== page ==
Reprinted from the FT – 10/07/2021
Hello from London, where we are all part of a new and rather alarming Covid experiment. There’s a fair amount of fretting over the government’s decision to remove all restrictions soon, despite a high level of infections with the Delta variant. Forget Covid for a moment, though. The big news is that the England football team made it to a major final for the first time since 1966.
Beyond football, one of the most puzzling stories we’ve covered for a while is the doomed Didi Chuxing IPO. China’s alternative to Uber became the biggest Chinese company since Alibaba to list on US exchanges last week after raising $4.4bn. But the share price plummeted just days later after China’s cybersecurity regulator opened an investigation into the company’s data and banned it from domestic app stores.
Beijing then announced plans to tighten restrictions on overseas listings of Chinese companies, sending shockwaves through Wall Street, which could lose more than $2tn worth of shares from a lucrative pipeline of Chinese companies keen to raise capital in New York.
So what happened? And is this the end of the honeymoon between Wall Street and China? Some speculated that Didi had been made an unwitting example by Beijing, which was irritated by Big Tech’s exodus to the US. Our editorial board agrees, writing that if China wants to discourage US listings, it should make its own exchanges more attractive.
Further twists came when it transpired China’s internet regulator had requested multiple changes to the app before it listed. Then, in a statement to the FT, two senior US senators called on the securities regulator to examine whether the company misled investors. The plot thickens.
1. Our big investigation this week is about Mohamed Amersi, a major Tory party donor who is set to take up a position helping to manage the Conservatives’ relations with the Middle East. Read on for a deep dive into the Conservative money machine.
2. A growing rivalry between Riyadh and Abu Dhabi has opened a rift at the heart of Opec, with the UAE considering leaving the group altogether in order to boost its production.
3. Last week 130 countries agreed to reform the international tax system. But the deal is far from done. US president Joe Biden will struggle to get the changes past the Senate, while in Europe, Hungary, Estonia and Ireland are refusing to sign up.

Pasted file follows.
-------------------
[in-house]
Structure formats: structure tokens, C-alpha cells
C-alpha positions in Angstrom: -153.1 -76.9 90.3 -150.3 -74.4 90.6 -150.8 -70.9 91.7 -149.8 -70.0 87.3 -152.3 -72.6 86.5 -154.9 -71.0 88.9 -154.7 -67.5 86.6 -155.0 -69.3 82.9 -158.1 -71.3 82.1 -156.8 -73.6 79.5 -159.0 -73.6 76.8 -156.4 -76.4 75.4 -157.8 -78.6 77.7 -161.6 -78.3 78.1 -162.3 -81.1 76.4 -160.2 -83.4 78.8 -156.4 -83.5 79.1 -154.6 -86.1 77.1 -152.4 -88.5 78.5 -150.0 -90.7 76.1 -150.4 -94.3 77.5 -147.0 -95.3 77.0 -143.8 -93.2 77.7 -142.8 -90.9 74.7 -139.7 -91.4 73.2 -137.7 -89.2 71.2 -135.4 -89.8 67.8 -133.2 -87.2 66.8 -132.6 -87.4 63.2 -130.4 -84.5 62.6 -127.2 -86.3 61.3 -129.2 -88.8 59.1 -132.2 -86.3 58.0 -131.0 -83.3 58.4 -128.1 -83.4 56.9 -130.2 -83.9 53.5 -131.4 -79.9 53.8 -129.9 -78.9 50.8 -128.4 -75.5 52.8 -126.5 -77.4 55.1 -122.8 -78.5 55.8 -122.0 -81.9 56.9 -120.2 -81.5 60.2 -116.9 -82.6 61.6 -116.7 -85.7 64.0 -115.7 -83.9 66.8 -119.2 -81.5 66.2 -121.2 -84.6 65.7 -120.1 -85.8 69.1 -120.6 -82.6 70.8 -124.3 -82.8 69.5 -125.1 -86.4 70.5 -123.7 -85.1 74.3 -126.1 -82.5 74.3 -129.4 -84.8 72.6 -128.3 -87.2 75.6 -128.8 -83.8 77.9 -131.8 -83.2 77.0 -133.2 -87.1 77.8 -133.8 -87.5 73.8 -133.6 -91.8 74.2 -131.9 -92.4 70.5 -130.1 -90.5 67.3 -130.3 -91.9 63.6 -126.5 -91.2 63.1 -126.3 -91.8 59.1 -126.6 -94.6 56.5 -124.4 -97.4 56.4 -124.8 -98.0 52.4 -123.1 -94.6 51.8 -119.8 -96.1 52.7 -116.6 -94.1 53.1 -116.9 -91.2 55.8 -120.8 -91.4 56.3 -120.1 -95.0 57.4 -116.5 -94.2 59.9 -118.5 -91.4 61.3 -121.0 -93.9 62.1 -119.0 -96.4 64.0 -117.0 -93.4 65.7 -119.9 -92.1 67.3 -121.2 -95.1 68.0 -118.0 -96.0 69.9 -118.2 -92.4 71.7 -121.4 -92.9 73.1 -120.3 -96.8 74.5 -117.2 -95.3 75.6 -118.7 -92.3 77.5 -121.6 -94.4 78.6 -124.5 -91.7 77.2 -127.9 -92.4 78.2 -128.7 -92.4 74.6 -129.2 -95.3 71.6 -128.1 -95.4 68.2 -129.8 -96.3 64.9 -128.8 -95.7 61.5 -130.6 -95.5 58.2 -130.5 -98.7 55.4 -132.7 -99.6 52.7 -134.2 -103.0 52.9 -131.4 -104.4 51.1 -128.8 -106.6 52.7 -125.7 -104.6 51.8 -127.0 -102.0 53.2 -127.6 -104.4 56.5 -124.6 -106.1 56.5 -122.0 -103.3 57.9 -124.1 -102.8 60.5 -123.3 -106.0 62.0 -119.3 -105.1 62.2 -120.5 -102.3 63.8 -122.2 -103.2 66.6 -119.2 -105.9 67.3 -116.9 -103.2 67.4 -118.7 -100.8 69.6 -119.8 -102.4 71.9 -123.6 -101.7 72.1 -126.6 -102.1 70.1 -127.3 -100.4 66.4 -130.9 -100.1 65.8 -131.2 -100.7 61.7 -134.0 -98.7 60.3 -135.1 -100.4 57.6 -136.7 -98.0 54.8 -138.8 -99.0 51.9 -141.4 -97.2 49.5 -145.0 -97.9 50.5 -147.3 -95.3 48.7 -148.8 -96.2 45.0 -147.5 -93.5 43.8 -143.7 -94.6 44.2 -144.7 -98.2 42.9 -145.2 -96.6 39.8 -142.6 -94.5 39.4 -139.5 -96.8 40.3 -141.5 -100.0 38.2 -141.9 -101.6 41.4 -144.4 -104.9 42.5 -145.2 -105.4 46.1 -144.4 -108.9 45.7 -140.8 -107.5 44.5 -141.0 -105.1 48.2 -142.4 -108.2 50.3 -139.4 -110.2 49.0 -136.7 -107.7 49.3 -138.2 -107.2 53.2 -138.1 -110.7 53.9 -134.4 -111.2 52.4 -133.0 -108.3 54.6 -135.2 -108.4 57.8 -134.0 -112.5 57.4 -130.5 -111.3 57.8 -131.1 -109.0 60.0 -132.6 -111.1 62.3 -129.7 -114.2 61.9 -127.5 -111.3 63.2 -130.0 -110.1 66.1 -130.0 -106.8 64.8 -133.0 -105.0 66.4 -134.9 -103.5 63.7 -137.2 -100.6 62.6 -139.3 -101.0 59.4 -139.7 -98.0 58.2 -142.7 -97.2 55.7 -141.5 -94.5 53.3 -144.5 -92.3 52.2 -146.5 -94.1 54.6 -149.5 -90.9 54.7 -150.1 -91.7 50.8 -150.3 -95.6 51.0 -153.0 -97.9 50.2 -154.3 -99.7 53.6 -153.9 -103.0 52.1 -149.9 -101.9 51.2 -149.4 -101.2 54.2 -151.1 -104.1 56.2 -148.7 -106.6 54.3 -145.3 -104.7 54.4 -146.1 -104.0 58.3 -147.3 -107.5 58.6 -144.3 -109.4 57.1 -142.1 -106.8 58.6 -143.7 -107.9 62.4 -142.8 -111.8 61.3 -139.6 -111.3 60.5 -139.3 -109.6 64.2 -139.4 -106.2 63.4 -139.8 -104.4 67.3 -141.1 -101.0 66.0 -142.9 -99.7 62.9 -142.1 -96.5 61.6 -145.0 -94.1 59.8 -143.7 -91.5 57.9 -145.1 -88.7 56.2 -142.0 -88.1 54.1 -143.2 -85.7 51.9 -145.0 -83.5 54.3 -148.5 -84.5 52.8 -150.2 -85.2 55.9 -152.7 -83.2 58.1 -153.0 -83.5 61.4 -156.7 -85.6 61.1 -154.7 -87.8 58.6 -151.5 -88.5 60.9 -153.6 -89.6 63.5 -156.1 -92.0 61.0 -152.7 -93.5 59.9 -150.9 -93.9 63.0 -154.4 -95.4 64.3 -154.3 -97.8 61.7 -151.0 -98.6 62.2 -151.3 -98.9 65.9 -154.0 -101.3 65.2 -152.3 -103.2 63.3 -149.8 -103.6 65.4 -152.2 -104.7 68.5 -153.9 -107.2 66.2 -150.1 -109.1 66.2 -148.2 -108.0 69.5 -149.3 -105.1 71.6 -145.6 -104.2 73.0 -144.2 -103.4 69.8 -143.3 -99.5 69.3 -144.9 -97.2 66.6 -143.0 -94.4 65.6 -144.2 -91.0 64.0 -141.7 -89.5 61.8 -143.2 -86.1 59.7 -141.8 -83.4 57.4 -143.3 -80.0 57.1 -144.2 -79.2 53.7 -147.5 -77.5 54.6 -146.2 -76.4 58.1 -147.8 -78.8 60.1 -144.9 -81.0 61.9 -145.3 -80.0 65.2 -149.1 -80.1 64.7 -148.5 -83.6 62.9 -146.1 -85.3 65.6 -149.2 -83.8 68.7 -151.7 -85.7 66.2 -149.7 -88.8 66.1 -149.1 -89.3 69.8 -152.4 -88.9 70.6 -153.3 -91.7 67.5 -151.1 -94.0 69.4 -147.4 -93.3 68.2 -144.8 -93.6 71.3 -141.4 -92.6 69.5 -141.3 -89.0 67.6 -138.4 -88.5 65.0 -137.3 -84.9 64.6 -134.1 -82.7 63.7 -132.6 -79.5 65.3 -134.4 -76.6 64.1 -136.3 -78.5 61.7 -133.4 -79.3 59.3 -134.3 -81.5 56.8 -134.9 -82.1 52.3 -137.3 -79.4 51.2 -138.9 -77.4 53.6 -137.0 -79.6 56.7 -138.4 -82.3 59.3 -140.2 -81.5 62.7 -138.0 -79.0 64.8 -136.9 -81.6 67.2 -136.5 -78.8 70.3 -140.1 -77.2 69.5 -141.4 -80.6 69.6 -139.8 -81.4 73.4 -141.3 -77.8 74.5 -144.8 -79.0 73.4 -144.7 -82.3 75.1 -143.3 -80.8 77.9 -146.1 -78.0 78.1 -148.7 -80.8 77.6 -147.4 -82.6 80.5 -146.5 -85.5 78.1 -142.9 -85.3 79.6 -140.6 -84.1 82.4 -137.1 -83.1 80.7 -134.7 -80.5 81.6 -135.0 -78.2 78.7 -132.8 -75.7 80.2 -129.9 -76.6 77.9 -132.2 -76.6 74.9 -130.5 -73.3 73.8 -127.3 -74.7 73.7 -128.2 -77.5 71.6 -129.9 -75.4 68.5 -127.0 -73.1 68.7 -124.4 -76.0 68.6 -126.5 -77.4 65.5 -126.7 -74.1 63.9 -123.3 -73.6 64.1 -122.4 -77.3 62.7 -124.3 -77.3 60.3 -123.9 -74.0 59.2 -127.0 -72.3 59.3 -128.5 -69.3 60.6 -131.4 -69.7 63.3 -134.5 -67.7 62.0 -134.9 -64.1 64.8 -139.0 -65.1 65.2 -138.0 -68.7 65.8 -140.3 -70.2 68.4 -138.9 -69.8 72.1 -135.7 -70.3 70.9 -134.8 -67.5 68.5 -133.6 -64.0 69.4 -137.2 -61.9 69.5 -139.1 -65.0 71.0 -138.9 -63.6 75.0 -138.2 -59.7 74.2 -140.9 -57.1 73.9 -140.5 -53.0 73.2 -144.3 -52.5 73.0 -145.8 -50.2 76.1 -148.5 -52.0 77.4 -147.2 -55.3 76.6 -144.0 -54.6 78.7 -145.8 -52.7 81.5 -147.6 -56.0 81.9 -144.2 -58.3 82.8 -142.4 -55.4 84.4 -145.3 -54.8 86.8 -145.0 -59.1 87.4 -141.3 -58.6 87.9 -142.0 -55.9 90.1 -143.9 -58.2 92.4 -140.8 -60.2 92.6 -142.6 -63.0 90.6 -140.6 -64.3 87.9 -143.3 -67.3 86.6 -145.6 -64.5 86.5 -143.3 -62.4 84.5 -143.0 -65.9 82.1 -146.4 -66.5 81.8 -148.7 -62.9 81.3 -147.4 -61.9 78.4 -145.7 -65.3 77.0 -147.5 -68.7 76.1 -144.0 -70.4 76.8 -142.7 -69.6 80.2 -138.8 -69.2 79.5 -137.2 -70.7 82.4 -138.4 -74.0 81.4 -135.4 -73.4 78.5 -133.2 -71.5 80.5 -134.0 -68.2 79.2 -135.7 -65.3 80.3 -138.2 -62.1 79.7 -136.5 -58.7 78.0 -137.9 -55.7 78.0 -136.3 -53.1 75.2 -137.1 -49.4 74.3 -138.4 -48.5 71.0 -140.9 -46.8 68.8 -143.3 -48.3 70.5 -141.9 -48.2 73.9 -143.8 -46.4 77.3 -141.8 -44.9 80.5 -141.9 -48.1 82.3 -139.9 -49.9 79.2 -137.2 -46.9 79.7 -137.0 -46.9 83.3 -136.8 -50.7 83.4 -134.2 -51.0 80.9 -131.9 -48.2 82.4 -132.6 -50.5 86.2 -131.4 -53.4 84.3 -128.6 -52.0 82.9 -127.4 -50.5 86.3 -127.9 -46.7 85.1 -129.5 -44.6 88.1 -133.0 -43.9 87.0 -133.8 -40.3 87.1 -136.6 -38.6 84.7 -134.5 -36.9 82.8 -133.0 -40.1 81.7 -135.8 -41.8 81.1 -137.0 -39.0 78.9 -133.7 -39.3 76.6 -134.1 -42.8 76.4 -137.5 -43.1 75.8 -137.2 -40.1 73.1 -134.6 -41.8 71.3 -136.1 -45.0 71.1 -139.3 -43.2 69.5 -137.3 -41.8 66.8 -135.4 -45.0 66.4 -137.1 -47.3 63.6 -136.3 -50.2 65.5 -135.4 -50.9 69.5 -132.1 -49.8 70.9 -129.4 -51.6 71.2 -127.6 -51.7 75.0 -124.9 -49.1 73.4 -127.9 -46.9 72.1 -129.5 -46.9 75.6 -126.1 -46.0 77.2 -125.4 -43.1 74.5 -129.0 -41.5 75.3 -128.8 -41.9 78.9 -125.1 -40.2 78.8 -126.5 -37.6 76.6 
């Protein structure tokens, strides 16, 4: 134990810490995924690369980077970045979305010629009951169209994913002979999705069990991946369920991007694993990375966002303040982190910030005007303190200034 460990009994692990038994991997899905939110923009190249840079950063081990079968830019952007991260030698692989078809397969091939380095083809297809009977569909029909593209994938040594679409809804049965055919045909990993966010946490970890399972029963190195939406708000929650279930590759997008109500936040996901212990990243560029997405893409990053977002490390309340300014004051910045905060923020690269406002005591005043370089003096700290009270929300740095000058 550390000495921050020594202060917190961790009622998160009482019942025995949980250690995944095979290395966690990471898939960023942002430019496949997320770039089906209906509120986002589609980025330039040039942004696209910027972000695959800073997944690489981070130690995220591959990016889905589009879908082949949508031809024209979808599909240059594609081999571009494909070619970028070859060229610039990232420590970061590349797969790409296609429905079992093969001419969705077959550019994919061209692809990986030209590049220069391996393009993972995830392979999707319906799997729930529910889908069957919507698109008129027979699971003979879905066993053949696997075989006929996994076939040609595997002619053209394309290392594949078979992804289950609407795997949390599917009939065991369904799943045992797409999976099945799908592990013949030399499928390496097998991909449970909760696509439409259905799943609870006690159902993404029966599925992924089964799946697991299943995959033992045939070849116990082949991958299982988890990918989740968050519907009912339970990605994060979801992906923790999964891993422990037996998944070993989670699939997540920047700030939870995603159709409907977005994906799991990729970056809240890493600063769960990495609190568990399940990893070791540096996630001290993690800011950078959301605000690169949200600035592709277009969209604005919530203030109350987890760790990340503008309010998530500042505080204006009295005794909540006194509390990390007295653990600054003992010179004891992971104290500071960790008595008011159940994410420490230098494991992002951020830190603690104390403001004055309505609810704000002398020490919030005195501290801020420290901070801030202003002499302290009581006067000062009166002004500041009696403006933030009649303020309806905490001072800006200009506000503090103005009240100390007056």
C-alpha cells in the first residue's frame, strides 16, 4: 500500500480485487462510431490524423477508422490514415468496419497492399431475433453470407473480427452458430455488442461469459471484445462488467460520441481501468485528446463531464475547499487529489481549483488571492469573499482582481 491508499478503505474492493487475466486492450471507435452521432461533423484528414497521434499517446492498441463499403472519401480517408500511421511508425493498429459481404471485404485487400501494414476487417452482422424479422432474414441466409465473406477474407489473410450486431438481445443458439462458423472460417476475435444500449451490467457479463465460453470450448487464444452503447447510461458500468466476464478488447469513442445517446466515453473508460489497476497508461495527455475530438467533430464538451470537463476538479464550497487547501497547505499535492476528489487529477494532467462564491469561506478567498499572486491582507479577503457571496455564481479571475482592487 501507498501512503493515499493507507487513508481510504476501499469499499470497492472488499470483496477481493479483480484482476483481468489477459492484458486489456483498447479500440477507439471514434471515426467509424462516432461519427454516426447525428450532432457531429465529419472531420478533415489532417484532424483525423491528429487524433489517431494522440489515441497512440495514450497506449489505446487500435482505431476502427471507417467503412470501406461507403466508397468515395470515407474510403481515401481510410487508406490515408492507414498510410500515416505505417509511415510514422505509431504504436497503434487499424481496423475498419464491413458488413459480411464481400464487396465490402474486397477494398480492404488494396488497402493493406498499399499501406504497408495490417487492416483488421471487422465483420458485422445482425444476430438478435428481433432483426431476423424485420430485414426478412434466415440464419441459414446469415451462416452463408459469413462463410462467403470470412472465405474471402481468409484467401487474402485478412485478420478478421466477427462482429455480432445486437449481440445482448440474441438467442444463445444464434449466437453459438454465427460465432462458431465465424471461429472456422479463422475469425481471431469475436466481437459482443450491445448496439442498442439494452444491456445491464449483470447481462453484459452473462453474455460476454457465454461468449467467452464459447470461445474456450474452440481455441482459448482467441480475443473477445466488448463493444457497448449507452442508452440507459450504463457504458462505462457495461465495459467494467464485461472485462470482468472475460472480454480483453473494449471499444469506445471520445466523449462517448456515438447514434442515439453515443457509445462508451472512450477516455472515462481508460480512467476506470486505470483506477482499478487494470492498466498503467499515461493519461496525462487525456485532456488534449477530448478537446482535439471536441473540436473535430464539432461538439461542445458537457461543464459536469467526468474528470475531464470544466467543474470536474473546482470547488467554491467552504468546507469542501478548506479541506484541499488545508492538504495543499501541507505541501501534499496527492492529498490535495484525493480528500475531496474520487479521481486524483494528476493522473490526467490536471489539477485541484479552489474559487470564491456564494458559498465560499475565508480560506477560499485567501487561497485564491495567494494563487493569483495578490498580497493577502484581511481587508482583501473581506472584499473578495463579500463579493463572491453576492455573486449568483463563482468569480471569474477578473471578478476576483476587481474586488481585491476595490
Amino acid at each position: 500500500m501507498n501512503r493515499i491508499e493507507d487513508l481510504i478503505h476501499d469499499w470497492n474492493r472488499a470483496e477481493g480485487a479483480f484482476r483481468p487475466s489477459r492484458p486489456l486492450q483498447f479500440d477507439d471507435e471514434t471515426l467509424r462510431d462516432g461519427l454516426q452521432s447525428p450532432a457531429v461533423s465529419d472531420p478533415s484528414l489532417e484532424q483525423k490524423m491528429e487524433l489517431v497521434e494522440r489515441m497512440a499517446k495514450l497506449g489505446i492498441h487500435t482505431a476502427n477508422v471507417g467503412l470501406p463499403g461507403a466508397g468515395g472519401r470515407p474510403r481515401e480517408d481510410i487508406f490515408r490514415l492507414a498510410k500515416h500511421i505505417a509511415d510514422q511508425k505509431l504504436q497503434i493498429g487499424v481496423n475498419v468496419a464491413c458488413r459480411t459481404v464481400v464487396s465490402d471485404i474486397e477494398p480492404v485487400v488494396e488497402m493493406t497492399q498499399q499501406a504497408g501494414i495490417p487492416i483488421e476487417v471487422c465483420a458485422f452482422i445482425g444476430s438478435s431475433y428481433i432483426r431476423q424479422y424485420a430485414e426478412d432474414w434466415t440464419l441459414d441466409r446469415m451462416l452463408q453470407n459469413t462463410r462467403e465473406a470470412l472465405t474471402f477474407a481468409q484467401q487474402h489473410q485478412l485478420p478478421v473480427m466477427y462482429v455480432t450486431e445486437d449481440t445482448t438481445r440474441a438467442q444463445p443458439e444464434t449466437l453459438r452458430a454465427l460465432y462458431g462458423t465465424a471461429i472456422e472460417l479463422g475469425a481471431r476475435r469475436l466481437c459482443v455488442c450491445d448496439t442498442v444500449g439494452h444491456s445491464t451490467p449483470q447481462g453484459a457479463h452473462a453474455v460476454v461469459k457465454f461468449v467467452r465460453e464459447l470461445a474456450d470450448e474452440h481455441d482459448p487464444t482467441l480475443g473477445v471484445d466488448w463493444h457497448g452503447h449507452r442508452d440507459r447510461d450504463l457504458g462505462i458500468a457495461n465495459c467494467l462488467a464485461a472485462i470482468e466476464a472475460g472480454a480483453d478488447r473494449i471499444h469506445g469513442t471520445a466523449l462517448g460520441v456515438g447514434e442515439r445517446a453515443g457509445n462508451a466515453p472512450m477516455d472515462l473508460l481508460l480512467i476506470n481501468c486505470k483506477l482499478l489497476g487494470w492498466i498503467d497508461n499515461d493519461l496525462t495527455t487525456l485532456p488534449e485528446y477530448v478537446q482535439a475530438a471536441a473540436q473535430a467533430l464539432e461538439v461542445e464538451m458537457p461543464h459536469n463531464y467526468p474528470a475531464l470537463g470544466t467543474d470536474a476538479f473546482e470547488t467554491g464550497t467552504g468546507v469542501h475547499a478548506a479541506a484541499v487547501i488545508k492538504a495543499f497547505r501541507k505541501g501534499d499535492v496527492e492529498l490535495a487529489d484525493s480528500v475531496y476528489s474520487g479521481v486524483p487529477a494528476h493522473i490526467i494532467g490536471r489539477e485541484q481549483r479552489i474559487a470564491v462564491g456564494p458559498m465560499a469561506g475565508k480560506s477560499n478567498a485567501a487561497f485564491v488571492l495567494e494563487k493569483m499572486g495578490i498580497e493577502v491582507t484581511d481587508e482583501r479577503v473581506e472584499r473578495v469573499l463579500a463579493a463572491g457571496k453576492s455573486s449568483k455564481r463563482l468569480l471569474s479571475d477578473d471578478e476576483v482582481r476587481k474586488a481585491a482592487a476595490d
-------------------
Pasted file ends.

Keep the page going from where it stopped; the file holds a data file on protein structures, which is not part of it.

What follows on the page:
4. It might seem too good to be true but two rival billionaires are about to venture into space. West Coast editor Richard Waters has written an indispensable comparison of Jeff Bezos and Richard Branson’s rocket ships, with the help of some detailed graphics.
5. Private equity firms are bidding for British companies at the fastest rate in more than two decades, taking advantage of depressed valuations following Brexit and the pandemic. Schroders chief Peter Harrison told the FT that sweeping reform was needed to stop the raid.
6. The world’s biggest oil and gas companies are putting billions of dollars’ worth of as Energy correspondent Anjli Raval asks which of the big players are downsizing, and which are ramping up production?
7. “It is ironic that we are only learning just how big a deal European migration was for the UK at the moment we are confronted by life without it.”
8. Cement is a $300bn industry and among the most polluting in the world, accounting for about 6 per cent of global emissions. But start-ups trying to decarbonise concrete are gathering momentum thanks to interest from prominent tech investors.
9. Has Boris Johnson remade Britain for the better or for the worse? Martin Wolf caused havoc in the comments section with this dismal forecast for post-Brexit Britain, calling Brexit a Pyrrhic victory for the prime minister.
10. The story that surprised me this week:
“To me, the very idea of a criminal plant seems wrong.” Author Michael Pollan writes about growing psychoactive plants in his garden: opium poppies, cannabis, tobacco, tea and mescaline-producing cacti. I wondered about the legality too…
Can AI take healthcare where doctors don’t want to go? In this episode of the Tech Tonic podcast, technology correspondent Madhumita Murgia takes us to a small village in rural India where AI is being used to help doctors better diagnose tuberculosis.